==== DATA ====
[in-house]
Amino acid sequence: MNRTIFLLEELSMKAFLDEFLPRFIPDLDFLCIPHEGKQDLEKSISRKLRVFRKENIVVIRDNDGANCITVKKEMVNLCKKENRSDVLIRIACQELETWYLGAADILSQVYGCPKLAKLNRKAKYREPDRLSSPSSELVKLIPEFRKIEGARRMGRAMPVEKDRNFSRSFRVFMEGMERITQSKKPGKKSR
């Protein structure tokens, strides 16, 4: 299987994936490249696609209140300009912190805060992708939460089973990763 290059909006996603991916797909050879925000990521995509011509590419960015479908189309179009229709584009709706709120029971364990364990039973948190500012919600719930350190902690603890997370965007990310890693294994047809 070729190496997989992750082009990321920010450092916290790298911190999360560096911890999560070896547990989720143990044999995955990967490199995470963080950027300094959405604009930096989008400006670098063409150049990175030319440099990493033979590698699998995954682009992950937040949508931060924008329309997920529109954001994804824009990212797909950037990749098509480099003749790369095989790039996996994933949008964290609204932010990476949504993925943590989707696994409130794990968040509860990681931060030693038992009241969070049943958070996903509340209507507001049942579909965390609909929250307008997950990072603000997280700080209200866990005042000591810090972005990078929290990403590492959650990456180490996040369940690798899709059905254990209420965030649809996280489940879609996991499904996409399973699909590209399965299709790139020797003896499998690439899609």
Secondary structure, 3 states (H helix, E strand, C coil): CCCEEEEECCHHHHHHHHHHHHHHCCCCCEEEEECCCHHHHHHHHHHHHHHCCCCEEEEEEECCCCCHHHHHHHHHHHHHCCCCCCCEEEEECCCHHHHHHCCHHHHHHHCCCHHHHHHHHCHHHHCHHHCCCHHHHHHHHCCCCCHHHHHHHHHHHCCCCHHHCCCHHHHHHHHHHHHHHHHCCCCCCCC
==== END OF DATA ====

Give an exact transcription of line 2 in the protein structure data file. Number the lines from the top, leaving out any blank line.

Amino acid sequence: MNRTIFLLEELSMKAFLDEFLPRFIPDLDFLCIPHEGKQDLEKSISRKLRVFRKENIVVIRDNDGANCITVKKEMVNLCKKENRSDVLIRIACQELETWYLGAADILSQVYGCPKLAKLNRKAKYREPDRLSSPSSELVKLIPEFRKIEGARRMGRAMPVEKDRNFSRSFRVFMEGMERITQSKKPGKKSR